efflorescence

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When a [[brick]]/[[masonry]] wall is exposed to salt water, or when water is drawn to the surface of the [[brick]] or [[mortar]], the natural salts are brought to the surface, where they crystallize into a fine white powder. It is most visibly seen in the edge of the [[mortar]] joint directly before touching the [[brick]], but can be visible on any surface.

The reason it is more commonly seen on [[mortar]] is because it contains calcium hydroxide, which reacts quickly with carbon dioxide in the air, or with other compounds in the brick. Mortar can also contain sulfates, magnesium hydroxide, and alkalis.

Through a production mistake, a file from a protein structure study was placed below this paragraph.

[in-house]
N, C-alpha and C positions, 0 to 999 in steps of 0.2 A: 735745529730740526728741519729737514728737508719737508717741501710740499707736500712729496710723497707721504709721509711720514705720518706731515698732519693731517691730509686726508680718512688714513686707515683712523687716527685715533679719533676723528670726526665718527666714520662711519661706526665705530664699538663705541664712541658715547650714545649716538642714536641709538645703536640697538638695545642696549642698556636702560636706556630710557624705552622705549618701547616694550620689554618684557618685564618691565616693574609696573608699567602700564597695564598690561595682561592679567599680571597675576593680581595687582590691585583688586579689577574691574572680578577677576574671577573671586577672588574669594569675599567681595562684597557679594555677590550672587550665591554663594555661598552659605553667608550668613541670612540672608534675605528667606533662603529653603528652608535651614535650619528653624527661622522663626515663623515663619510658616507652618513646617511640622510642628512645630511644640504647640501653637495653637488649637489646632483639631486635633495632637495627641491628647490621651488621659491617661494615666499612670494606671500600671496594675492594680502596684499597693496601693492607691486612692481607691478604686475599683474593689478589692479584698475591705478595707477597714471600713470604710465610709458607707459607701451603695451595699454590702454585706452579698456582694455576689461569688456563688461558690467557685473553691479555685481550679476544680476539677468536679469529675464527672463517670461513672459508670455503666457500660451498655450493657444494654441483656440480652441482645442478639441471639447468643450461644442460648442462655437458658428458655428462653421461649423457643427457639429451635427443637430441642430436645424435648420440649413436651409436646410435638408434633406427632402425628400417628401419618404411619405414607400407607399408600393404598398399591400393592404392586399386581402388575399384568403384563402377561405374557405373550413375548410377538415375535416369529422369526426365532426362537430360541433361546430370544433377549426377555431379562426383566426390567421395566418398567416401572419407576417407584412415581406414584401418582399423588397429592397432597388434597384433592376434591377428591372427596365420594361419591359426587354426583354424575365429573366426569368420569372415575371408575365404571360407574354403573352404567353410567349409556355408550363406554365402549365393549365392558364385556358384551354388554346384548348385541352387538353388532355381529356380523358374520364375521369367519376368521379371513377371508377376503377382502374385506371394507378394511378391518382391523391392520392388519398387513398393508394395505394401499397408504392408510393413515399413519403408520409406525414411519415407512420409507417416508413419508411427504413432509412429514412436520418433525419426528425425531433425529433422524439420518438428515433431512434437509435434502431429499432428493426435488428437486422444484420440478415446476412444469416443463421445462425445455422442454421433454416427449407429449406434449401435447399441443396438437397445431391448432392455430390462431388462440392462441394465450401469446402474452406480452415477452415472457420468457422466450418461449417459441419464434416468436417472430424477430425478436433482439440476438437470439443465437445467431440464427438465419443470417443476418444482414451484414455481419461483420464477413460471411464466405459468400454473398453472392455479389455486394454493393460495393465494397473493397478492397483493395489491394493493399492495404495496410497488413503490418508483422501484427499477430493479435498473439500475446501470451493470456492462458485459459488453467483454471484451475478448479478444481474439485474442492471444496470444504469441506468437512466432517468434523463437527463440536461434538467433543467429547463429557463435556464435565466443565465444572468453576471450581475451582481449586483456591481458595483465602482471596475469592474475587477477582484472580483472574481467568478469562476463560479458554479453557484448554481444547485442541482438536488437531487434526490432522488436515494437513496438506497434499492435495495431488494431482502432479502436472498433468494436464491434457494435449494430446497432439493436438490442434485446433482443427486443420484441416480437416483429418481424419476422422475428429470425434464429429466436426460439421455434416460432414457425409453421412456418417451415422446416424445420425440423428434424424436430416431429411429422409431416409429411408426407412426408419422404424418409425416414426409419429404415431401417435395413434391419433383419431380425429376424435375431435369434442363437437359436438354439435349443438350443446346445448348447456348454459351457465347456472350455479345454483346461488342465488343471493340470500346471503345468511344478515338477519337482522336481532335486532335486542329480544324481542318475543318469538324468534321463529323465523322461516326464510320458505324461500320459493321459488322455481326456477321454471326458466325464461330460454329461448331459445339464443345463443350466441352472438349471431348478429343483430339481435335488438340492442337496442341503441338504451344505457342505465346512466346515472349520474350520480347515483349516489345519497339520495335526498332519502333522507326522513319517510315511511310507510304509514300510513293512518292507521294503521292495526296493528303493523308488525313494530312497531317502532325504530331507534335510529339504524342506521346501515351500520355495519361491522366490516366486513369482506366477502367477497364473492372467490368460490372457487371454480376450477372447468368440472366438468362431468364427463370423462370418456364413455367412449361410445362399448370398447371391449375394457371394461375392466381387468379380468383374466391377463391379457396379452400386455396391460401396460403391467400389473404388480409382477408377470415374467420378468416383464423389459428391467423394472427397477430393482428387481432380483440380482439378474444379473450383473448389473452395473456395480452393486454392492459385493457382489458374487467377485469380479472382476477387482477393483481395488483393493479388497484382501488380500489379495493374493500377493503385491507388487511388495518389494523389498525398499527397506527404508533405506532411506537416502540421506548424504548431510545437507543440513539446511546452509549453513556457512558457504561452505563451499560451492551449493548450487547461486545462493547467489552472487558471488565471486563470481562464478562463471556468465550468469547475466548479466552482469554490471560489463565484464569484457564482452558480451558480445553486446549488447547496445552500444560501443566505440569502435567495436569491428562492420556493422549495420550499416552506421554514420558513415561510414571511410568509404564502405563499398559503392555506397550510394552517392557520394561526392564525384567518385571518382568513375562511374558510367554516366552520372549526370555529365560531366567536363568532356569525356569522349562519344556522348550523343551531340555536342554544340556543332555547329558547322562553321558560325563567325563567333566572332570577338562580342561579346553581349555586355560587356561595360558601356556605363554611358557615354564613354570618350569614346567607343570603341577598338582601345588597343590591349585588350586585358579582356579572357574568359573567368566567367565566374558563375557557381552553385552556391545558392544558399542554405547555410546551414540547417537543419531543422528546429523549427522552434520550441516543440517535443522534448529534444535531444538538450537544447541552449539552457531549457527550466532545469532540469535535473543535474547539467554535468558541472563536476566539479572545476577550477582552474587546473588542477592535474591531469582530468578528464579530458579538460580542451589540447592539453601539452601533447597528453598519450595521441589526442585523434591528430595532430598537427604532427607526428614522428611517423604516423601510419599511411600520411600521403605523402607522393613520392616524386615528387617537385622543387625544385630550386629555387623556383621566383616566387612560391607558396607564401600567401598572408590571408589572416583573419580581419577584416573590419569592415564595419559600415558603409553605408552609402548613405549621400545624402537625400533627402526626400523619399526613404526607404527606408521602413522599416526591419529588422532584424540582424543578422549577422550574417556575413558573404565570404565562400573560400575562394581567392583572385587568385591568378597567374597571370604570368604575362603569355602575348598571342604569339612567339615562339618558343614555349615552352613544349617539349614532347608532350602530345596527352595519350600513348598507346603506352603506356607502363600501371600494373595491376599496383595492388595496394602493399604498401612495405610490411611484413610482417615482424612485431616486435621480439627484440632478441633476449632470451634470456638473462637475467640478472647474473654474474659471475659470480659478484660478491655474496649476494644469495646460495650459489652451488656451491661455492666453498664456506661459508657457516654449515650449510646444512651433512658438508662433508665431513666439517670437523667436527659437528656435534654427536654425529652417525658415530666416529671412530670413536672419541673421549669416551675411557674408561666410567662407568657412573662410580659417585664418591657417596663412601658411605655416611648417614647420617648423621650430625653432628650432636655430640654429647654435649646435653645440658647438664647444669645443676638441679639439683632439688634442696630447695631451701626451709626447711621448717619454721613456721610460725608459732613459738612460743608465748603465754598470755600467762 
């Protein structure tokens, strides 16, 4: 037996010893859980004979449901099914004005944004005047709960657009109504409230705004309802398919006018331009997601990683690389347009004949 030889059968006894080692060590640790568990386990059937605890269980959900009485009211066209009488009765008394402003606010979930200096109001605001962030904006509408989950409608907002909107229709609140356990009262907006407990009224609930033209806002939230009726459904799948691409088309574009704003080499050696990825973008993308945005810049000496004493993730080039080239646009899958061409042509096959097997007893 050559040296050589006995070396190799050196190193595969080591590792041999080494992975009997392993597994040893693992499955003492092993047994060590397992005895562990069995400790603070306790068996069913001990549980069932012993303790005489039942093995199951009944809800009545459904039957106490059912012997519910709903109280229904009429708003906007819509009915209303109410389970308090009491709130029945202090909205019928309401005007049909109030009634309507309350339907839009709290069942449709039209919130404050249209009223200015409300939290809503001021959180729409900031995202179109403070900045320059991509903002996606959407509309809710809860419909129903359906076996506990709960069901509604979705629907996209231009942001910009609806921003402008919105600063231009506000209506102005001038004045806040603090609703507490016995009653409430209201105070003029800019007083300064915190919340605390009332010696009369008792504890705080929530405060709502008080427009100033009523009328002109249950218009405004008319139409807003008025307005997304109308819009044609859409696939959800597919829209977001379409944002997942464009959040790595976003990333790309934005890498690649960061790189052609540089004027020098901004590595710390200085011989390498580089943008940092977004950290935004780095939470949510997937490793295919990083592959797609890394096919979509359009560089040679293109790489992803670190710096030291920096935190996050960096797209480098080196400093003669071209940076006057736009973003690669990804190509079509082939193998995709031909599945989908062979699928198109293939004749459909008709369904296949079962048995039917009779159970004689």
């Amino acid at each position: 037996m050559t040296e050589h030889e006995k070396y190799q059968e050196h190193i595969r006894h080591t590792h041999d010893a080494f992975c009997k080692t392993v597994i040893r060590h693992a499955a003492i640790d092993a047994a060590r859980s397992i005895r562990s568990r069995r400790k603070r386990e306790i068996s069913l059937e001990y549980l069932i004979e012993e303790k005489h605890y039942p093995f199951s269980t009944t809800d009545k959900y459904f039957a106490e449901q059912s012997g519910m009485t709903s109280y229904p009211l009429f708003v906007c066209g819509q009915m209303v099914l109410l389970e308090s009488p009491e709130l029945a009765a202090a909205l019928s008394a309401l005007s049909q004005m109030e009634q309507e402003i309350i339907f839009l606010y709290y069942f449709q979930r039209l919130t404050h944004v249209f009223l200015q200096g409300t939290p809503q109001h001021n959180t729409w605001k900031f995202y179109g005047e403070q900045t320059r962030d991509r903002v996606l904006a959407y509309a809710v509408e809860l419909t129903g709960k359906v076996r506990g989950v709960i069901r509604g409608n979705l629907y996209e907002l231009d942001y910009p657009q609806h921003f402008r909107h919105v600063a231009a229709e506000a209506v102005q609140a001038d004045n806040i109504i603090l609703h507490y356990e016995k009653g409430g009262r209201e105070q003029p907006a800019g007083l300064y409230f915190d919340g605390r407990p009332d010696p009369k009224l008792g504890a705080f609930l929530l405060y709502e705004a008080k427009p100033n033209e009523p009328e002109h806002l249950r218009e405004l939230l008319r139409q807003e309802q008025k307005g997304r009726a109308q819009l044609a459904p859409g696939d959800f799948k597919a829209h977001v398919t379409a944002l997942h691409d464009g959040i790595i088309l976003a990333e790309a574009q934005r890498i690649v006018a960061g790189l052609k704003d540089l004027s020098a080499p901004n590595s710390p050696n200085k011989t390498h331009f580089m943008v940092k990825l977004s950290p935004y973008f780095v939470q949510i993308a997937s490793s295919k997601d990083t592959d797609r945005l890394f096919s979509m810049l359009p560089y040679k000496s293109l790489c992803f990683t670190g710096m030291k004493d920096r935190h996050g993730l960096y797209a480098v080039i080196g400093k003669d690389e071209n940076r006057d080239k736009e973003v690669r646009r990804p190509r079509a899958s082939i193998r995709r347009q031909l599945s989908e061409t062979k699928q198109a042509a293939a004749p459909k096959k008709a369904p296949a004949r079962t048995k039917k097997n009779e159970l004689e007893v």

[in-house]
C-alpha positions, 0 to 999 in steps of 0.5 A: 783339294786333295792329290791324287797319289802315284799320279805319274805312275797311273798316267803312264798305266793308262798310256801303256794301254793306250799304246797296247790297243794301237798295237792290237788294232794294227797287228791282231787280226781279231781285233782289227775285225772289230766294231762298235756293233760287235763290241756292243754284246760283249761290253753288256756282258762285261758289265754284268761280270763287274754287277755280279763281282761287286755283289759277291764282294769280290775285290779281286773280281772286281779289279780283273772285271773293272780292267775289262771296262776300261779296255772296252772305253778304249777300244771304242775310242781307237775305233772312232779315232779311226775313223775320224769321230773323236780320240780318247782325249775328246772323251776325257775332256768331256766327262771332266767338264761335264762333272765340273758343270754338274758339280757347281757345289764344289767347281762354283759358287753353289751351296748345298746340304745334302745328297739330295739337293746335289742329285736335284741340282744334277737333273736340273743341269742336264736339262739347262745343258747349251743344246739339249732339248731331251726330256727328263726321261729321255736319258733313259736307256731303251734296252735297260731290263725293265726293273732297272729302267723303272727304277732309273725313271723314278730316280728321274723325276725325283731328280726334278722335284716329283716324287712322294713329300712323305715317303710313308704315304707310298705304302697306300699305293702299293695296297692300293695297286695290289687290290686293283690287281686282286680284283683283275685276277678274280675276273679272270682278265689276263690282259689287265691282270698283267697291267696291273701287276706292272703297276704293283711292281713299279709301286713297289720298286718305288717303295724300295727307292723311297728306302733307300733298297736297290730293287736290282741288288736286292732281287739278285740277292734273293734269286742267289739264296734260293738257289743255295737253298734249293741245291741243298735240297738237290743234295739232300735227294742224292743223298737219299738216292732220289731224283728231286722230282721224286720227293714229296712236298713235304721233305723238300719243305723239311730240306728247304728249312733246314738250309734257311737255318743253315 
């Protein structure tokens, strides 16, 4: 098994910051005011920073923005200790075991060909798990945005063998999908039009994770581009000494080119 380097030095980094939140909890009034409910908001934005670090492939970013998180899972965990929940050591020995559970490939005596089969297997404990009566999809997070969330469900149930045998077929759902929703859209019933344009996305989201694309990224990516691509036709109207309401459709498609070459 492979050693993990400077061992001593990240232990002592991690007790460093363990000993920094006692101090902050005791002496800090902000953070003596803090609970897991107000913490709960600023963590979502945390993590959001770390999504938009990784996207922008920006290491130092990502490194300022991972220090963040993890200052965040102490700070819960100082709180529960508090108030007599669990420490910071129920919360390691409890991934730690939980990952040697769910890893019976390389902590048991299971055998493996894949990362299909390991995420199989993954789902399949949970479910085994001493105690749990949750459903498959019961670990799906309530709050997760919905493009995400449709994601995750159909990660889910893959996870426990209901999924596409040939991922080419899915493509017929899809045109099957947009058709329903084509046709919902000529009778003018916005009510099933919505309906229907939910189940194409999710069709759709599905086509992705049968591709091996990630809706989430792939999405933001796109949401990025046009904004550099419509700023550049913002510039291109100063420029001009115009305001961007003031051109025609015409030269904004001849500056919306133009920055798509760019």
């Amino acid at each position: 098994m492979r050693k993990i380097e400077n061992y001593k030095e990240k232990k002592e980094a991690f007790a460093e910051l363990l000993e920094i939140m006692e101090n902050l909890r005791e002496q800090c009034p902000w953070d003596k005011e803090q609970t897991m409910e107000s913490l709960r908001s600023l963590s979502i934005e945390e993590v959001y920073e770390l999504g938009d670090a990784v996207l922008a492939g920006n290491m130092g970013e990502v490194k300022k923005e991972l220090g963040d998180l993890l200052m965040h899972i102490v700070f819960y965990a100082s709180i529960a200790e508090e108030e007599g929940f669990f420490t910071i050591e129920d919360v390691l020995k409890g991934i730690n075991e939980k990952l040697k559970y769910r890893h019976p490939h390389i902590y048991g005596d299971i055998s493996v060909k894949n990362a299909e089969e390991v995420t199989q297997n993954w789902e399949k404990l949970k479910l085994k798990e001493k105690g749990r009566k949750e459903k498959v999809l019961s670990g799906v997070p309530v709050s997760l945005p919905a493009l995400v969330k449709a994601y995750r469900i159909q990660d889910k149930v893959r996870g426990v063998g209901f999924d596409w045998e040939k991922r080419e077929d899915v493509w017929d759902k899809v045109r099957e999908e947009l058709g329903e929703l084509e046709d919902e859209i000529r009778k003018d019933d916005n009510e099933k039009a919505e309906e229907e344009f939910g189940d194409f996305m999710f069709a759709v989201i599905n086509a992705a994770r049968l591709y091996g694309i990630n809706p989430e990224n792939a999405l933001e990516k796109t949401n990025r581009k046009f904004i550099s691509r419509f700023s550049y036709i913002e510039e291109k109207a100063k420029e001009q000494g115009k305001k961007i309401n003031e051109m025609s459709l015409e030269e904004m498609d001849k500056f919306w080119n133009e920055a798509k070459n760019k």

It does not affect the structural integrity of the [[masonry]], and can be easily power washed from the surface, dry brushing, applying a cleaner, or simply left alone to weather away in time.

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